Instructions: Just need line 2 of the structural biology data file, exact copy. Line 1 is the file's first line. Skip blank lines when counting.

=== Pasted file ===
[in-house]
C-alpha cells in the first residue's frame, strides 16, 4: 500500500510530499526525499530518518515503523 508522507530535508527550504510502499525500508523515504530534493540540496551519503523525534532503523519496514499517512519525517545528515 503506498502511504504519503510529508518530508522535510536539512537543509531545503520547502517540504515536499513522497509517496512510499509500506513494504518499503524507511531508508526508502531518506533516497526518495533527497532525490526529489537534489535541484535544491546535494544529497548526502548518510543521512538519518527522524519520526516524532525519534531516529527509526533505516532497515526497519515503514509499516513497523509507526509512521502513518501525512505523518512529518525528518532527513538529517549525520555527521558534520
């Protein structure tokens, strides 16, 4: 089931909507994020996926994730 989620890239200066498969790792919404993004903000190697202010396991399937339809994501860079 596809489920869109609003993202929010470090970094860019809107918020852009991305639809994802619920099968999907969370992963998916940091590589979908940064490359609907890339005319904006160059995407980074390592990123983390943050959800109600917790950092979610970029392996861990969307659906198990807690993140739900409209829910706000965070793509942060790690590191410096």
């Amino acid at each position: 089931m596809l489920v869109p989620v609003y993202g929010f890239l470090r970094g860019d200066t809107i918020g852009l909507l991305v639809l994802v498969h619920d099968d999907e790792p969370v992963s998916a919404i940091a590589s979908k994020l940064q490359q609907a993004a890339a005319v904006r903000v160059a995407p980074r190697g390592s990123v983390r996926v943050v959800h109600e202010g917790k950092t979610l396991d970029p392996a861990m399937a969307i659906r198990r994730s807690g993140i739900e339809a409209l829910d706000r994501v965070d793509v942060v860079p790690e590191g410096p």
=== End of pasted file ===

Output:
C-alpha cells in the first residue's frame, strides 16, 4: 500500500510530499526525499530518518515503523 508522507530535508527550504510502499525500508523515504530534493540540496551519503523525534532503523519496514499517512519525517545528515 503506498502511504504519503510529508518530508522535510536539512537543509531545503520547502517540504515536499513522497509517496512510499509500506513494504518499503524507511531508508526508502531518506533516497526518495533527497532525490526529489537534489535541484535544491546535494544529497548526502548518510543521512538519518527522524519520526516524532525519534531516529527509526533505516532497515526497519515503514509499516513497523509507526509512521502513518501525512505523518512529518525528518532527513538529517549525520555527521558534520